Summer Picnic Health Tips

 

 

 

 

 

 

 

Avoid putting yourself and others at risk of foodborne illness this summer with these helpful tips

Here's What Happens to Your Food When It Sits Out in the Sun

Summer is here and who's not ready to actually go out and spend time out in the open, with friends, socially distanced from each other, yet at least somewhat having actual human contact that most humans need. Picnics at the park today isn't as simple as it was last year with the new guidelines and restrictions, but it can be just as enjoyable.  One thing that hasn't changed and often take for granted is keeping our foods safe.

 

What happens to our food when it sits outside in the sun

Have you ever thought about when and how food may spoil if left out in the sun for too long? It's definitely not likely not the first thing that come to mind in many of us, unless you've gotten sick before and traced it to one picnic. You're having a great time, why would you, but this wonderful time can  become a health issue if you're not careful, putting yourself and others at risk. Leaving food out for too long even in room temperature can invite bacteria such as Staphylococcus aureus, Salmonella, and E. coli to grow, which could ultimately cause foodborne illness. Bacteria can multiply rapidly, doubling in number in as little as 20 minutes.  According to the USDA, some bacteria, if left out too long, if allowed to multiply, produce toxins that cannot be killed by cooking or reheating.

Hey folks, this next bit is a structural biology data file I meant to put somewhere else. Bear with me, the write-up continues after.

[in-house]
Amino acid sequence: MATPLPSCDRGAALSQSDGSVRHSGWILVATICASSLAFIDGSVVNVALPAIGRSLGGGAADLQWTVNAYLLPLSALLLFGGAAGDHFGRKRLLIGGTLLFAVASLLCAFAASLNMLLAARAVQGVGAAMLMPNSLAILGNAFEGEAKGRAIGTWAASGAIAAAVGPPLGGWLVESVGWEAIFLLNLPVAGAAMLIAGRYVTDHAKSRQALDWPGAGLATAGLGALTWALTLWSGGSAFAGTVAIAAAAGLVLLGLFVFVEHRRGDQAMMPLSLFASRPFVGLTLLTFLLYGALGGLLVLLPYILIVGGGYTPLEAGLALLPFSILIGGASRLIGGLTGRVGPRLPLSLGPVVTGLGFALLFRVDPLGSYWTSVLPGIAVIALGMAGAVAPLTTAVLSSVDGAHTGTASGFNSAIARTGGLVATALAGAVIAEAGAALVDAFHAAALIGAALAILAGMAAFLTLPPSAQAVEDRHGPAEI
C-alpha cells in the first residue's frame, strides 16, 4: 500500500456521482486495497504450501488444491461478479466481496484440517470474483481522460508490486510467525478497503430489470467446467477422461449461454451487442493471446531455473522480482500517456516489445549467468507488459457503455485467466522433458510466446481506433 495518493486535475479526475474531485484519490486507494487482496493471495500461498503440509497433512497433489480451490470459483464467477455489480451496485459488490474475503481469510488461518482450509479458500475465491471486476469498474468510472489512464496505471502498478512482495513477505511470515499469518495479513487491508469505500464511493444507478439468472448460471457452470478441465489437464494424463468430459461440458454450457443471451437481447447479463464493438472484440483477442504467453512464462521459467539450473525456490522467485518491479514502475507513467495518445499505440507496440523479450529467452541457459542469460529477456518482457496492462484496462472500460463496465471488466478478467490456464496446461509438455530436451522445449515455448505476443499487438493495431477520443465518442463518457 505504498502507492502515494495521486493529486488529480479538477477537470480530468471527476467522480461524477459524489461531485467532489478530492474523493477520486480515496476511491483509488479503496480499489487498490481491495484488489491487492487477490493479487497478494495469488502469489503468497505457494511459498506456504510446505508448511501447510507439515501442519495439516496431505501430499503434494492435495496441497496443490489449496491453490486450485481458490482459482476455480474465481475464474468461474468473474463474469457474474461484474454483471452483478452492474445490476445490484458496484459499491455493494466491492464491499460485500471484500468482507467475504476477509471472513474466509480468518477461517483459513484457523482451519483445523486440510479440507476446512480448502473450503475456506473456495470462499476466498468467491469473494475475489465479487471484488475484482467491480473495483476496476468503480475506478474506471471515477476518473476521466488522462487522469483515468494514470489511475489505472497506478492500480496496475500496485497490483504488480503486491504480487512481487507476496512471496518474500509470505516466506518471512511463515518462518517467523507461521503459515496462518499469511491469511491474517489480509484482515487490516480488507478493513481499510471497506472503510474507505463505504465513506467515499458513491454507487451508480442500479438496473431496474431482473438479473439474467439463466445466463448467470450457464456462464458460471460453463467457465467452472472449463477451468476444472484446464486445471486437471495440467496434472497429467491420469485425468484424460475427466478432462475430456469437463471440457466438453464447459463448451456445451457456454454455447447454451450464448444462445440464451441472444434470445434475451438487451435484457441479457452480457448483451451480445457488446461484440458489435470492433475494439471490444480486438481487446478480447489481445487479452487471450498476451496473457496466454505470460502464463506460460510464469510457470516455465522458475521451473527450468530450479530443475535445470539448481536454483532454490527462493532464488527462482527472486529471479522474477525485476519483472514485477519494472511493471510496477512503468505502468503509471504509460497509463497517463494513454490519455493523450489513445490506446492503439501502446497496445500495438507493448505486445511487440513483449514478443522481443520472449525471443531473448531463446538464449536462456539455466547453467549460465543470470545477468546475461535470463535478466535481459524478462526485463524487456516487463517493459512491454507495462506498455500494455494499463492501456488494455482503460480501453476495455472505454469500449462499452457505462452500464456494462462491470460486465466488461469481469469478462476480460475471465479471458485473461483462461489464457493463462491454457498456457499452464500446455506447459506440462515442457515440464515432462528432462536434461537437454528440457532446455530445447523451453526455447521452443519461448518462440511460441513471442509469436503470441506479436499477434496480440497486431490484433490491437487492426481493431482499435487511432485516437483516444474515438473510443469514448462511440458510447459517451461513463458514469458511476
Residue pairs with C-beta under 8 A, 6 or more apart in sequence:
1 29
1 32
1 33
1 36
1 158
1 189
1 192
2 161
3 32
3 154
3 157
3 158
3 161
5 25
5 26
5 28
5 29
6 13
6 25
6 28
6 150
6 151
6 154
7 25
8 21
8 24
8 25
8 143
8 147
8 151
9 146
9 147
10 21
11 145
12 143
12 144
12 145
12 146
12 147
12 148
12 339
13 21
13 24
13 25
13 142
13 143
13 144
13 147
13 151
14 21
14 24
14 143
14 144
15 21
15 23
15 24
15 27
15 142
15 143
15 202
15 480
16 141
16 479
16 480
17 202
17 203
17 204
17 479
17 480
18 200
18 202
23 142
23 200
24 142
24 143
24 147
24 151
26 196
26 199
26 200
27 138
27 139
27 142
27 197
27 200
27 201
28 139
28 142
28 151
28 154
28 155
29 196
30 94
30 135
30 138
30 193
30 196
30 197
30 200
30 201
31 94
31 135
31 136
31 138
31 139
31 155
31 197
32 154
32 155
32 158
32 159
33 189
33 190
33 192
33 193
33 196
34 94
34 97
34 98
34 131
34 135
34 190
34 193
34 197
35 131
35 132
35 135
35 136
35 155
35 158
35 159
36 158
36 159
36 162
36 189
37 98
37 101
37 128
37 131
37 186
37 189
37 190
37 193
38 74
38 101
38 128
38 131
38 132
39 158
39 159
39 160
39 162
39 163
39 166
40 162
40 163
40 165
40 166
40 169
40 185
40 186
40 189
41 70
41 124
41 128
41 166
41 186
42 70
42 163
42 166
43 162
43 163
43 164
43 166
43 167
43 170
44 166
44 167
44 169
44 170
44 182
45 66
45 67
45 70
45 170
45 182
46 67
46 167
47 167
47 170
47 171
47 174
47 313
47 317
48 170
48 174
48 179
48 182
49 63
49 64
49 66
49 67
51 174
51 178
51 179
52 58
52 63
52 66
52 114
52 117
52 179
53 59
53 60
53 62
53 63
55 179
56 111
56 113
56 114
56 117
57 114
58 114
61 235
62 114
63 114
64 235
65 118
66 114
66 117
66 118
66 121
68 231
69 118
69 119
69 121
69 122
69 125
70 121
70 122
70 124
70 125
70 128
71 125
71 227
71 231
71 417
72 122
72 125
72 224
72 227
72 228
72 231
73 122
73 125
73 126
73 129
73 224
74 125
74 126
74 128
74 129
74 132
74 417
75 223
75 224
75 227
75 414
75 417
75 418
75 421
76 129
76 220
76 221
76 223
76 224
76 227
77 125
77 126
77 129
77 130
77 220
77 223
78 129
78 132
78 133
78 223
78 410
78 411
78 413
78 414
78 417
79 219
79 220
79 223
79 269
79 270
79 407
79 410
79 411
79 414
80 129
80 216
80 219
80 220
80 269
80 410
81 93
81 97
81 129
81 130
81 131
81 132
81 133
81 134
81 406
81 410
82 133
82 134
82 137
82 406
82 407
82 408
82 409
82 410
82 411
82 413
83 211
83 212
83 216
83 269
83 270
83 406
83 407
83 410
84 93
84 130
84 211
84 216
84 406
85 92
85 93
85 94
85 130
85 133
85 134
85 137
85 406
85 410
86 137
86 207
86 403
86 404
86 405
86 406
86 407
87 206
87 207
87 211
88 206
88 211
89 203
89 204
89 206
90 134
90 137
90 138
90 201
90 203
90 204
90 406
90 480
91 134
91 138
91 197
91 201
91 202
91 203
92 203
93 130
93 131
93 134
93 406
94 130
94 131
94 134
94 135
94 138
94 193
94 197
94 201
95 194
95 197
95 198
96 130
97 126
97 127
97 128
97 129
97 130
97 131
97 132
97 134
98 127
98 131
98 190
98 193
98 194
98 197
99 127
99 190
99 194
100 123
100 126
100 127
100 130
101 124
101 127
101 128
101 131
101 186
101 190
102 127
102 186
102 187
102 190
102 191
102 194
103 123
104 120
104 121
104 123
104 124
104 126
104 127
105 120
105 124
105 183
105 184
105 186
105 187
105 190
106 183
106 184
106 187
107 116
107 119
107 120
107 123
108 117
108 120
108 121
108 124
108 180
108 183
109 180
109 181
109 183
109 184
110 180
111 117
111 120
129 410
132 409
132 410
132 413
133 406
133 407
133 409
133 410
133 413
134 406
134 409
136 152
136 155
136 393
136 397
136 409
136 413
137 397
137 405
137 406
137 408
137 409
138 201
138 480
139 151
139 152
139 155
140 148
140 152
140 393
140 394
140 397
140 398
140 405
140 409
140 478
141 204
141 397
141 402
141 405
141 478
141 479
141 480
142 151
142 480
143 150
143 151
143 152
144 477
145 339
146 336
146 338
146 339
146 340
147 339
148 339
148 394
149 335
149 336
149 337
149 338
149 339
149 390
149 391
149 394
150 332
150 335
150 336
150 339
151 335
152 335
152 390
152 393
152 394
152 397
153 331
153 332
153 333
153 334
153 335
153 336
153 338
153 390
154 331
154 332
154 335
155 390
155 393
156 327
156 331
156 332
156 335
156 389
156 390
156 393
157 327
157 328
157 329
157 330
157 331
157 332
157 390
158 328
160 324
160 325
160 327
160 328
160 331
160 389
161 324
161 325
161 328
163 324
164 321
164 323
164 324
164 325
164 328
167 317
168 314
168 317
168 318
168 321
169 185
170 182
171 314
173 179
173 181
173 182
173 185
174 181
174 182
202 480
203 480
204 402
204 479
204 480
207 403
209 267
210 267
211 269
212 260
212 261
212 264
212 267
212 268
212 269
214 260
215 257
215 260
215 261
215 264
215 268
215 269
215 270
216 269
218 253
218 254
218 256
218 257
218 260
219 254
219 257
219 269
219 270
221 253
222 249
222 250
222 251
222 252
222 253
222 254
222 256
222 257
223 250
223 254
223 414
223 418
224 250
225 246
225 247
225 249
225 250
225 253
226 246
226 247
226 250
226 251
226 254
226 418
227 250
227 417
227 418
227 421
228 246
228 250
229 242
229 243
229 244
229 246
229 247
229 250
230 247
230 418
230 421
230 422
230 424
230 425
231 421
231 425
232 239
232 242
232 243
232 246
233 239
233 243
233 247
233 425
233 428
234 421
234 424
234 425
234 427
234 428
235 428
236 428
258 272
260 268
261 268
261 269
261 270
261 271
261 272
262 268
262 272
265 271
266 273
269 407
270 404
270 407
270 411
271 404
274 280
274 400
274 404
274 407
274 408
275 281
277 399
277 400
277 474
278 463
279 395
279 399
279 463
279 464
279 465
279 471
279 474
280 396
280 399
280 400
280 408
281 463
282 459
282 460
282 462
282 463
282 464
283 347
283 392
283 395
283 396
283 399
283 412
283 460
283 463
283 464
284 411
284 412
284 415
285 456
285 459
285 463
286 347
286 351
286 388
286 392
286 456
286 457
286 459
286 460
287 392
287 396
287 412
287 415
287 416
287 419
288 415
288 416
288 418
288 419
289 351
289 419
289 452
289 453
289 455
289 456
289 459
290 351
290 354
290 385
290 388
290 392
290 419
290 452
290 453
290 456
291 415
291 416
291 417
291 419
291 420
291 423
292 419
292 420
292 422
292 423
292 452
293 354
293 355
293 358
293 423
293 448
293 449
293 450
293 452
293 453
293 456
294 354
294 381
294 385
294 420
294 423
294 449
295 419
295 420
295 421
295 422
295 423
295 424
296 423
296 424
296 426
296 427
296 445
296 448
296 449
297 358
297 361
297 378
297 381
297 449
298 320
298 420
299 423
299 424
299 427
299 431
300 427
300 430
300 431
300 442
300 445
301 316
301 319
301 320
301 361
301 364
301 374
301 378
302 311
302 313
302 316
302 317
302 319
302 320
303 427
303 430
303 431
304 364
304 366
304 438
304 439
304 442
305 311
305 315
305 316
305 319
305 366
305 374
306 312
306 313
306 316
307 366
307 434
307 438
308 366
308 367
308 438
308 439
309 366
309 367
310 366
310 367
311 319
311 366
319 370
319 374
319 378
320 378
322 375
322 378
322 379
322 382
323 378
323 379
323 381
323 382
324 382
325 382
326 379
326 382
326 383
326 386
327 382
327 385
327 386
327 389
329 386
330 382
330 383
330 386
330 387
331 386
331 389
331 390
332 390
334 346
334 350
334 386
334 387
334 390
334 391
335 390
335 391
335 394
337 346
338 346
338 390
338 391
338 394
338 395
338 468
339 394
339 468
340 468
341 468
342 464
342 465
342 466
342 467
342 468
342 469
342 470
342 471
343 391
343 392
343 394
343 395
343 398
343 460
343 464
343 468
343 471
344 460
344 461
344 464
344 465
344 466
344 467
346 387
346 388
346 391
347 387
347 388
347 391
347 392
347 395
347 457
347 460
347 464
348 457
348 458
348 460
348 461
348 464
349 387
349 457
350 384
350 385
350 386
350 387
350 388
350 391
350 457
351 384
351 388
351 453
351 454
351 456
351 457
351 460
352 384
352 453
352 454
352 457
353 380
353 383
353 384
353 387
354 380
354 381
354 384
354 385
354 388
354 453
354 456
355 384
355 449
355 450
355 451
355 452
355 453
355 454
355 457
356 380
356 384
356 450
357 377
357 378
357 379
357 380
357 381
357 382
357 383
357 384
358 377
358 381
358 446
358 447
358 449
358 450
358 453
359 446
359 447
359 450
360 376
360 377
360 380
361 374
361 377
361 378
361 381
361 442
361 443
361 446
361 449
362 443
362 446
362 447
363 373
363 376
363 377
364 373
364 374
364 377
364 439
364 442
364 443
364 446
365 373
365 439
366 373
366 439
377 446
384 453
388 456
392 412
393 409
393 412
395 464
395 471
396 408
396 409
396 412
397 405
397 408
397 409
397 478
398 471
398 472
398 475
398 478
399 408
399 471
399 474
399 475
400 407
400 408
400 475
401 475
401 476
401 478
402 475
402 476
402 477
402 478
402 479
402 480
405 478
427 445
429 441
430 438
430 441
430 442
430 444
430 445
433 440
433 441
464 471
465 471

How long can we keep foods out in the sun?

Perishable food, or food that requires refrigeration, should not sit out at room temperature for more than two hours, as bacteria can begin to grow and put you at risk of foodborne illness. In the summertime when it's often 90°F and above, perishable food should be removed from the heat after just one hour.

 

How can we tell if we can still eat the food or not?

If you leave an item out in the sunlight for two hours, or one hour if above 90°F, there is the potential for bacteria growth at dangerous levels, and the product would no longer be considered safe. Common foodborne illness bacteria, such as Staphylococcus aureus, Salmonella Enteritidis, Escherichia coli O157: H7, and Campylobacter will multiply rapidly between temperatures of 40°F and 140°F. You will not be able to see and smell these things.

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